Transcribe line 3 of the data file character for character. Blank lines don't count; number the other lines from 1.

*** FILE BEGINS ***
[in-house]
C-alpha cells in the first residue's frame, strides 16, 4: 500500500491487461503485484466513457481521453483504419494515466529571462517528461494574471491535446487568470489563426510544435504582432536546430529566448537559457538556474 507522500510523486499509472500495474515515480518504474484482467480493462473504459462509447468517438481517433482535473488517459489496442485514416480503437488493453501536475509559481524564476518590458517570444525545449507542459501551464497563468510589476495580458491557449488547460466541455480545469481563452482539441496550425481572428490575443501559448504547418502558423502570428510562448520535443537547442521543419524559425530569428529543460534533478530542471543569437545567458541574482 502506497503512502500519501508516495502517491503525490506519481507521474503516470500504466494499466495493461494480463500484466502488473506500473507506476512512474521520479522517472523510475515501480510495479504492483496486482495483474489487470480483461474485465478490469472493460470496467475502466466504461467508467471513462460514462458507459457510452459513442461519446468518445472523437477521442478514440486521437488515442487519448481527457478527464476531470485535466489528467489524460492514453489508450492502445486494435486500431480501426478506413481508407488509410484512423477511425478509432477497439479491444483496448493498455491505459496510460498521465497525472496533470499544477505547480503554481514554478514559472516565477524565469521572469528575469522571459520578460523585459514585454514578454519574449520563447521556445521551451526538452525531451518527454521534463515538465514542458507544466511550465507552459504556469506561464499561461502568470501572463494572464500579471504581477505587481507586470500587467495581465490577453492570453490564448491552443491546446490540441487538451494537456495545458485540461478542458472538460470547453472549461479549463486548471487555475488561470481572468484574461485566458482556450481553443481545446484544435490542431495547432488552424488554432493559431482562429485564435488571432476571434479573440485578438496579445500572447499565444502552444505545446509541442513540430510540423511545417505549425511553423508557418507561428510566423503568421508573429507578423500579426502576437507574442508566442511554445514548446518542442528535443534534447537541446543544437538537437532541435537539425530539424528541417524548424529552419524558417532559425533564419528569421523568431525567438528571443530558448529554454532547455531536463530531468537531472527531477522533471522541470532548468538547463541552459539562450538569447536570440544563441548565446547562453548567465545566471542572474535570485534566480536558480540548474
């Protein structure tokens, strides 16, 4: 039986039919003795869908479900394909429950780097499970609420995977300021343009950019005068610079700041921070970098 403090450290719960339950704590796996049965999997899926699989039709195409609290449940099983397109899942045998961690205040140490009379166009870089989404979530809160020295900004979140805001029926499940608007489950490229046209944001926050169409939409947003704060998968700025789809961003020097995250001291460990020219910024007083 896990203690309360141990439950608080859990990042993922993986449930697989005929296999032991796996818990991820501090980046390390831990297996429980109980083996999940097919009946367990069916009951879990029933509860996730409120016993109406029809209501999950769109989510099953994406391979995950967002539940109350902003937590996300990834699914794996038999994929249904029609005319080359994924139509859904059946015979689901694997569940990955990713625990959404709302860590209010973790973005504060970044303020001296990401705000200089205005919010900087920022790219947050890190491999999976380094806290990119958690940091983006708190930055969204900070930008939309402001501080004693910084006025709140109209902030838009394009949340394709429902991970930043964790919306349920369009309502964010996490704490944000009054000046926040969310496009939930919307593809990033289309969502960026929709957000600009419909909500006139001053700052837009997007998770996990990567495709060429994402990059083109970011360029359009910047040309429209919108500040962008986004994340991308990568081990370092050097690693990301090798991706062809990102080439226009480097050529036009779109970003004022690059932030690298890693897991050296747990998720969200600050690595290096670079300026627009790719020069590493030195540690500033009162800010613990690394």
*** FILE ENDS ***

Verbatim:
């Protein structure tokens, strides 16, 4: 039986039919003795869908479900394909429950780097499970609420995977300021343009950019005068610079700041921070970098 403090450290719960339950704590796996049965999997899926699989039709195409609290449940099983397109899942045998961690205040140490009379166009870089989404979530809160020295900004979140805001029926499940608007489950490229046209944001926050169409939409947003704060998968700025789809961003020097995250001291460990020219910024007083 896990203690309360141990439950608080859990990042993922993986449930697989005929296999032991796996818990991820501090980046390390831990297996429980109980083996999940097919009946367990069916009951879990029933509860996730409120016993109406029809209501999950769109989510099953994406391979995950967002539940109350902003937590996300990834699914794996038999994929249904029609005319080359994924139509859904059946015979689901694997569940990955990713625990959404709302860590209010973790973005504060970044303020001296990401705000200089205005919010900087920022790219947050890190491999999976380094806290990119958690940091983006708190930055969204900070930008939309402001501080004693910084006025709140109209902030838009394009949340394709429902991970930043964790919306349920369009309502964010996490704490944000009054000046926040969310496009939930919307593809990033289309969502960026929709957000600009419909909500006139001053700052837009997007998770996990990567495709060429994402990059083109970011360029359009910047040309429209919108500040962008986004994340991308990568081990370092050097690693990301090798991706062809990102080439226009480097050529036009779109970003004022690059932030690298890693897991050296747990998720969200600050690595290096670079300026627009790719020069590493030195540690500033009162800010613990690394």